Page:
Verizon will deploy LTE CAT-M (also known as LTE Category M1) for Internet of Things (IoT) applications throughout its network by year-end. The company says this will make it the first U.S. operator to launch CAT-M.
LTE-CAT M is part of the Third Generation Partnership Project (3GPP) LTE Release 13 Advanced Pro standard and is intended for narrowband LTE applications such as mobile healthcare applications and wearables that require a low power network with widespread coverage. LTE CAT-M competes with other low-power connectivity options such as Wi-Fi, Bluetooth, ZigBee, and Zwave.
LTE CAT-M offers several benefits, including longer battery life for IoT devices (up to 10 year or more), modules less expensive than regular 4G LTE modules, and better network coverage in buildings and underground.
Verizon’s commitment to CAT-M is good news for companies like Sequens, Altair, Sierra Wireless, U-Blox, Telit, Gemalto, Nokia and others, which require a strong operator commitment to move forward with their chipsets, modules, and associated devices.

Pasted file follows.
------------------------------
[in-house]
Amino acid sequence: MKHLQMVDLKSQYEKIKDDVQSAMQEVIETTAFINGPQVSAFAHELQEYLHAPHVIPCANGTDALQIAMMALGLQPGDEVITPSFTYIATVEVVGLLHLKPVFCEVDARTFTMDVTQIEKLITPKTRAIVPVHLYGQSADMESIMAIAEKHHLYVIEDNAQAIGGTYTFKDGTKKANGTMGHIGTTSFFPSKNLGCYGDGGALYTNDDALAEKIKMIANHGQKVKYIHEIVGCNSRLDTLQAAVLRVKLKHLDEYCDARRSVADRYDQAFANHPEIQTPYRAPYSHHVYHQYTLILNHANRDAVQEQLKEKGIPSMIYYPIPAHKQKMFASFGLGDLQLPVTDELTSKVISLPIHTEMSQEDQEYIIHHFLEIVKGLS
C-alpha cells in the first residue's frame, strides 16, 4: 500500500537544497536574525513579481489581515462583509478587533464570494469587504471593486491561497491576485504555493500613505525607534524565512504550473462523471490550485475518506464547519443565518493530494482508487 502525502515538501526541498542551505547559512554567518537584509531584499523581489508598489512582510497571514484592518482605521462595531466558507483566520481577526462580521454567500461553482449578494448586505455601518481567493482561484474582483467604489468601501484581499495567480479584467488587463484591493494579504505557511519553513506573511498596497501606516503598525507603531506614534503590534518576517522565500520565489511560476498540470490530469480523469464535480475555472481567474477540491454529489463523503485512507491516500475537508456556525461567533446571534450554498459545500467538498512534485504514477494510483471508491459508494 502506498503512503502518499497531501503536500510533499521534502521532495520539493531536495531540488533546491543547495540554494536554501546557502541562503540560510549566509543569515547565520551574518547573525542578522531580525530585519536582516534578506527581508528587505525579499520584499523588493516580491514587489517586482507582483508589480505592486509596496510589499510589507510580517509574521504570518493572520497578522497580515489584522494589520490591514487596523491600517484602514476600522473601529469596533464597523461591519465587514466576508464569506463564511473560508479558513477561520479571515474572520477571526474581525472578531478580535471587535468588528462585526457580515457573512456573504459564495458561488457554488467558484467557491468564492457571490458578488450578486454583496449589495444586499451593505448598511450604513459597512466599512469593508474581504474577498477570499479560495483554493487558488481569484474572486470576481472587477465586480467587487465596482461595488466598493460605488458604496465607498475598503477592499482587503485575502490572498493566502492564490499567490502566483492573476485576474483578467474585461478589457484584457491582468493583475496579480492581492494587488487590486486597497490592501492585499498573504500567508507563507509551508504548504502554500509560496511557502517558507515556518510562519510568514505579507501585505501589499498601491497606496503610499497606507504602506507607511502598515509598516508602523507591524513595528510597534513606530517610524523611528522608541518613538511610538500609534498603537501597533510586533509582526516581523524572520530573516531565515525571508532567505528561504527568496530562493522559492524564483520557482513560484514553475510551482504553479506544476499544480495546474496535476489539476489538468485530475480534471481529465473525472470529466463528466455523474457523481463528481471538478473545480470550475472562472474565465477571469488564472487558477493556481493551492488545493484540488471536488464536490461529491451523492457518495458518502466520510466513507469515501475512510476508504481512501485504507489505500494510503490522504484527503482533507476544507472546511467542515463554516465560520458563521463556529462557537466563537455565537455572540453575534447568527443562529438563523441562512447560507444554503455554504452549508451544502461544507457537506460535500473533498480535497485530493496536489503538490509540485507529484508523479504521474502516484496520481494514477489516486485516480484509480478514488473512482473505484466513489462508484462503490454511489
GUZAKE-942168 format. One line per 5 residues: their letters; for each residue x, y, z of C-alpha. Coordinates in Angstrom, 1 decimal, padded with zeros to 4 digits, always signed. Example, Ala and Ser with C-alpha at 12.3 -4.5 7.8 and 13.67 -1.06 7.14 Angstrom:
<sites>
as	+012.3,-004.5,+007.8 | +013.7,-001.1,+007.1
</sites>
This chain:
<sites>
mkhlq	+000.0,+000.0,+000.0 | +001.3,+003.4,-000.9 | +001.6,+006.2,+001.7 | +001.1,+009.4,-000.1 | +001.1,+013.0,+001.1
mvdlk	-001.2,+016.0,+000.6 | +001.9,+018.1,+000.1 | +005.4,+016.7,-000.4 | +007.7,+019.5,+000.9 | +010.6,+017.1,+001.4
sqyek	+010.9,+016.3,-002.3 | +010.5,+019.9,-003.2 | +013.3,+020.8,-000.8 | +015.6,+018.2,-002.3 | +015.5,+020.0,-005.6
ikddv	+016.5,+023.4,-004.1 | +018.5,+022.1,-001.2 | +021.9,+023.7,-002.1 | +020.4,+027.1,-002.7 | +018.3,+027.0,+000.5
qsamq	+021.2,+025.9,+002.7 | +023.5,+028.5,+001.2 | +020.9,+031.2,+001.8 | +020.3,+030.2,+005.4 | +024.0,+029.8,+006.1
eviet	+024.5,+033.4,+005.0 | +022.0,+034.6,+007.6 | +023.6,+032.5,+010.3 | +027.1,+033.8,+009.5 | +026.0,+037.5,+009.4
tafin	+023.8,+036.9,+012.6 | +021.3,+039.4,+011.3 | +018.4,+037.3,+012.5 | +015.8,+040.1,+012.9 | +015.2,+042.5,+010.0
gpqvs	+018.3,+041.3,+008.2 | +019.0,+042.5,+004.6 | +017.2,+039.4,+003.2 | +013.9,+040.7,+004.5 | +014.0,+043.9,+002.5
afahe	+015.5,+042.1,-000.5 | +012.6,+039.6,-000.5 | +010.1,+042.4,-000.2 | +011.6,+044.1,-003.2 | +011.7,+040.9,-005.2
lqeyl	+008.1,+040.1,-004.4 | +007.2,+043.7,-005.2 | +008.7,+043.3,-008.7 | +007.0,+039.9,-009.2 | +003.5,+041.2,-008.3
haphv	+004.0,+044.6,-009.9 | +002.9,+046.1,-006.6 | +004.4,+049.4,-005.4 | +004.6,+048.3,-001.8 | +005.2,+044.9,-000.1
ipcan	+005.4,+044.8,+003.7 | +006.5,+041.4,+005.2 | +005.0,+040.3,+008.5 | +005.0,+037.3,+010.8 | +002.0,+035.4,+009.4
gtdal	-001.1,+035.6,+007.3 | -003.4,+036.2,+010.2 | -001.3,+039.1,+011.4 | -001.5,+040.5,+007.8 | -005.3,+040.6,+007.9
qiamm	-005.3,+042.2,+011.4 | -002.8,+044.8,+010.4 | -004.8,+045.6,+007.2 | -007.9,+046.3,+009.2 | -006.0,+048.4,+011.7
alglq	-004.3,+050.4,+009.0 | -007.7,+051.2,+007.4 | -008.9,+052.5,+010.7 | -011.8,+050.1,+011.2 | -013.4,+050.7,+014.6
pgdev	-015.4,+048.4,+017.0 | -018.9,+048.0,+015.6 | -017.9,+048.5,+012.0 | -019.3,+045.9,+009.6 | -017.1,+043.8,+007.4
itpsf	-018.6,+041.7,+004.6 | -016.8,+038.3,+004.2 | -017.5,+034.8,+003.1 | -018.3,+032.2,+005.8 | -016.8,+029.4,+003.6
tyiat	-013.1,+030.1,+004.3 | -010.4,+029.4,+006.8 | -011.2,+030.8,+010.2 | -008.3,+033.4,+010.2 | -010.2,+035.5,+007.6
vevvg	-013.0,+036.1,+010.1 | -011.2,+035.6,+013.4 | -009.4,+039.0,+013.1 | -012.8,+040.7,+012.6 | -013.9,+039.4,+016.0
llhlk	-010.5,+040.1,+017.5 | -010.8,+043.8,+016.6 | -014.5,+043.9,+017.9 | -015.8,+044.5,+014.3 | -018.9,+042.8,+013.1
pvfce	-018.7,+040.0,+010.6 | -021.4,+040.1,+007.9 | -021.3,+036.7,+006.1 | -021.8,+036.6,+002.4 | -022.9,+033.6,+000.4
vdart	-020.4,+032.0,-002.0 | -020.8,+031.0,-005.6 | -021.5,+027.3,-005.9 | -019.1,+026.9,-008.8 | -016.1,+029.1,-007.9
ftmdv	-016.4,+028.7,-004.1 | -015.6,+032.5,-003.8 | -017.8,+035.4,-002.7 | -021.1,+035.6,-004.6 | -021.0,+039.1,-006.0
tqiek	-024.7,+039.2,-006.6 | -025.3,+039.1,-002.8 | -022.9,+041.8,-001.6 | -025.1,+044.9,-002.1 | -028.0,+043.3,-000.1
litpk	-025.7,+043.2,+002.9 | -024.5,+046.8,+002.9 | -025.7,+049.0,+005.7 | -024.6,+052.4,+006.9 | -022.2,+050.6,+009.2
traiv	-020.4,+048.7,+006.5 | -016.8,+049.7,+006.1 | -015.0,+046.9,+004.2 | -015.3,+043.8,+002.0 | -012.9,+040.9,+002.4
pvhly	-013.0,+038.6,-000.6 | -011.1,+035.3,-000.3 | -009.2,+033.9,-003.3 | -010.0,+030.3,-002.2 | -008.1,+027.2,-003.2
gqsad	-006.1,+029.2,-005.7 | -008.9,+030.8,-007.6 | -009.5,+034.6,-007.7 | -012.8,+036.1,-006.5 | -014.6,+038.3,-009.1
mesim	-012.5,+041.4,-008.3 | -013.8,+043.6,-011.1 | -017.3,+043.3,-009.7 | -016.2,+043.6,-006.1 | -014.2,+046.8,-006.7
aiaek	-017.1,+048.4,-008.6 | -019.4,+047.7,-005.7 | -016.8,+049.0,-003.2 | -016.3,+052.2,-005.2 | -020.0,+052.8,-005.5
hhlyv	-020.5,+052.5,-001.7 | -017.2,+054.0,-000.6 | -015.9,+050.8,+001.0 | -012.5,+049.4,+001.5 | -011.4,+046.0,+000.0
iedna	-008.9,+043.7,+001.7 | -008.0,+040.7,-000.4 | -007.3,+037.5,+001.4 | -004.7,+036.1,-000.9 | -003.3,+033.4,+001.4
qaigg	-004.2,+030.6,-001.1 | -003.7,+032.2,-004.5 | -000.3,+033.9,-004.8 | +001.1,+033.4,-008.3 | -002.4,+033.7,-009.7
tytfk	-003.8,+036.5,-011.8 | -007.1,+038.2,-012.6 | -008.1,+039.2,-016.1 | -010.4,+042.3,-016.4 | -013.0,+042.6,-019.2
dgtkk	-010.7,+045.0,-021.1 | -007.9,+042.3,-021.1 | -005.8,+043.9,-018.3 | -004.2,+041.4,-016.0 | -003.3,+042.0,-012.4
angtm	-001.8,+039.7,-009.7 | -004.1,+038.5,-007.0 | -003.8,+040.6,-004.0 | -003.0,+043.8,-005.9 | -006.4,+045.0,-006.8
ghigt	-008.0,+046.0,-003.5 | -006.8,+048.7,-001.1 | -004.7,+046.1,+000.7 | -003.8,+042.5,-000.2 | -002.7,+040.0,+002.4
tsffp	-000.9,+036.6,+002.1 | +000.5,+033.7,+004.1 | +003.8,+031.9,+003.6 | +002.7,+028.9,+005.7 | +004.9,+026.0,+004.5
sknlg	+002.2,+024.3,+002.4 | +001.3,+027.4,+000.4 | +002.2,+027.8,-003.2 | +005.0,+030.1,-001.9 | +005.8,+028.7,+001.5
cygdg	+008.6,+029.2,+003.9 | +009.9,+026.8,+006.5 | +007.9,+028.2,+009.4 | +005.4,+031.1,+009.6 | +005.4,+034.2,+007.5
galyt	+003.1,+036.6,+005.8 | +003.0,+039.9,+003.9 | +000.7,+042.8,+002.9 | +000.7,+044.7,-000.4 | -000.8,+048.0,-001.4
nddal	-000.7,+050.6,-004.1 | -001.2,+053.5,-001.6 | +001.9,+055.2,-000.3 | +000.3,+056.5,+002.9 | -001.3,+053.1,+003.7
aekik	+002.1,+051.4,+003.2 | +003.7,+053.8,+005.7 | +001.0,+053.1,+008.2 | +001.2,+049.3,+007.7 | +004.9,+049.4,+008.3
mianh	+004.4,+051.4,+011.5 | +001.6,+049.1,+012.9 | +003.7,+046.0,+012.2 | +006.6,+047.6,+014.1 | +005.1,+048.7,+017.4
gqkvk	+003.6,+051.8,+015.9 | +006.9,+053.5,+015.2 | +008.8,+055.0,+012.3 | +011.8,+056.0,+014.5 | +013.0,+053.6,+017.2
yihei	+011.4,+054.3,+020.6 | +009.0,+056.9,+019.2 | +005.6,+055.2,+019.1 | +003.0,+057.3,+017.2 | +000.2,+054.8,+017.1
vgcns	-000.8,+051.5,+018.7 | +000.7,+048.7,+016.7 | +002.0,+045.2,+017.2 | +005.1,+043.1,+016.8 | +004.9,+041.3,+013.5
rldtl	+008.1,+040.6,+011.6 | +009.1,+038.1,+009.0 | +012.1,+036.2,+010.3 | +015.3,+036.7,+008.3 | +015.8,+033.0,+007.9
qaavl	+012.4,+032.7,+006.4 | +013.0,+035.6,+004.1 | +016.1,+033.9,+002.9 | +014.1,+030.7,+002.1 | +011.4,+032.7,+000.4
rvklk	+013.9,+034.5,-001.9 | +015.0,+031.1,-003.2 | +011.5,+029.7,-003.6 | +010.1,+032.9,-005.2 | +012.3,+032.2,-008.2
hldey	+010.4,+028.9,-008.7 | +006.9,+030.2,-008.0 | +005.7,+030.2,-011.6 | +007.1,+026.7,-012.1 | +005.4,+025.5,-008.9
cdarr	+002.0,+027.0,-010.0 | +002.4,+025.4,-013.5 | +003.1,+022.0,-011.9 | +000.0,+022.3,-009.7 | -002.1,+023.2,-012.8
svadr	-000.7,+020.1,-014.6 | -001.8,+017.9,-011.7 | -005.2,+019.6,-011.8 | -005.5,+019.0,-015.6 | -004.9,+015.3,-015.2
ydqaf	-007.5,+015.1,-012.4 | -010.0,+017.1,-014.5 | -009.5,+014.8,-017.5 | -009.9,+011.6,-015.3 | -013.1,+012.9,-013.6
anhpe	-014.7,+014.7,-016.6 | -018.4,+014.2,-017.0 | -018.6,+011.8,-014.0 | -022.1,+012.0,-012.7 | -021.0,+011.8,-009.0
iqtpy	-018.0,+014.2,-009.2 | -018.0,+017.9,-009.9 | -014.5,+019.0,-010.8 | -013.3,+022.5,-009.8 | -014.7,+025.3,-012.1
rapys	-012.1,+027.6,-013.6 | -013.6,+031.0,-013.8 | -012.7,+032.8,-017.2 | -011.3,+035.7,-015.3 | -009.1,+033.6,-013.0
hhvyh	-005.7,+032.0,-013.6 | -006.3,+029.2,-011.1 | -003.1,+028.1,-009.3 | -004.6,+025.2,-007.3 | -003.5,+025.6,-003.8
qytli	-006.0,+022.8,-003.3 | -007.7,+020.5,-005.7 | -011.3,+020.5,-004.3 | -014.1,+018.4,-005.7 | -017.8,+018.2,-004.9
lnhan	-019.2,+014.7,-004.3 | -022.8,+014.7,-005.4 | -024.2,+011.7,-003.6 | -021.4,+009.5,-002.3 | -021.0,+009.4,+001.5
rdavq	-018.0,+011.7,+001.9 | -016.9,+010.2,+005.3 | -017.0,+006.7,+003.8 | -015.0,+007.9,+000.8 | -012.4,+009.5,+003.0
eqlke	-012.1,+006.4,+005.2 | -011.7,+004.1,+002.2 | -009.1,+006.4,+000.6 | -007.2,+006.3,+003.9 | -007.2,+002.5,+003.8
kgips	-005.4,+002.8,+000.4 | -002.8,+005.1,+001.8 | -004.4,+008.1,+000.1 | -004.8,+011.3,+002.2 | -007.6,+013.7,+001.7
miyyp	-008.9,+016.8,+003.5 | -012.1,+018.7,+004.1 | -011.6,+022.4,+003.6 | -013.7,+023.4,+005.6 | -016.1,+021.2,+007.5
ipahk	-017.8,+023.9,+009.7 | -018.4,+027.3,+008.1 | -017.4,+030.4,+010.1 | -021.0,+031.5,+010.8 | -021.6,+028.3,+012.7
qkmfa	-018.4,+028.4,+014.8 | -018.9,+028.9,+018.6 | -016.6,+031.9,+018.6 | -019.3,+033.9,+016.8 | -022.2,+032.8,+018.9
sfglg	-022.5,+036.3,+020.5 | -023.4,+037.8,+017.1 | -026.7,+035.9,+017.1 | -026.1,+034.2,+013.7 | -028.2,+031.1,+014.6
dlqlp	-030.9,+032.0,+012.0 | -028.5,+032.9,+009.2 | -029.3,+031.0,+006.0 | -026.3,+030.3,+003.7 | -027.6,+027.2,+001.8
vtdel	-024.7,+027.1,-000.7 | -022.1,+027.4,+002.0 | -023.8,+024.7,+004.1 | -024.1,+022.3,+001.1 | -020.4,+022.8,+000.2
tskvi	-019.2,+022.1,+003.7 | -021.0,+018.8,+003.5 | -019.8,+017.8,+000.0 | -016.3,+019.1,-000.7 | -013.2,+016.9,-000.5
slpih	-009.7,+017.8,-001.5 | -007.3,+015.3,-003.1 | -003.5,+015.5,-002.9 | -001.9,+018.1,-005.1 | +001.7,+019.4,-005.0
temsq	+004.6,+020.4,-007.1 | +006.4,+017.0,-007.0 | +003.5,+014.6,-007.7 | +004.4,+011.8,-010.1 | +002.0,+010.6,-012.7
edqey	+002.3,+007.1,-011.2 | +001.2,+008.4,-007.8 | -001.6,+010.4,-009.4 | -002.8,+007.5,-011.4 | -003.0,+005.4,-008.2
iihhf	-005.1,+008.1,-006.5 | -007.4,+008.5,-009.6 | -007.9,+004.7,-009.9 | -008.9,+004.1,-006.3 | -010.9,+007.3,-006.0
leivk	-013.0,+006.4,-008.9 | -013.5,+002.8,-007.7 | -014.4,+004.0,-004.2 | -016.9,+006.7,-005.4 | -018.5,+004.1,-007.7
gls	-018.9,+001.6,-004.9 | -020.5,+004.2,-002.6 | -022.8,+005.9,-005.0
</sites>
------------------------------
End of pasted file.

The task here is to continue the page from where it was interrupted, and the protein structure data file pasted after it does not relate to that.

But Verizon isn’t the only operator eying CAT-M. AT&T is piloting the technology in San Francisco in November. The wireless operator said it will use Sierra Wireless modules for the trial. If successful, the company will deploy it commercially in 2017.
The connectivity layer of the IoT ecosystem has so far been pretty fragmented. Companies have numerous options for connectivity including cellular networks (2G, 3G, and LTE), WiFi networks, low-power wide area (LPWA) networks, and proprietary networks like Ingenue or SigFox. However, IoT experts believe that eventually standards will win and inter-operability will be an important differentiator.
The fact that two major U.S. operators are committing to the LTE CAT-M standard is a significant step toward inter-operability and standards-based networks.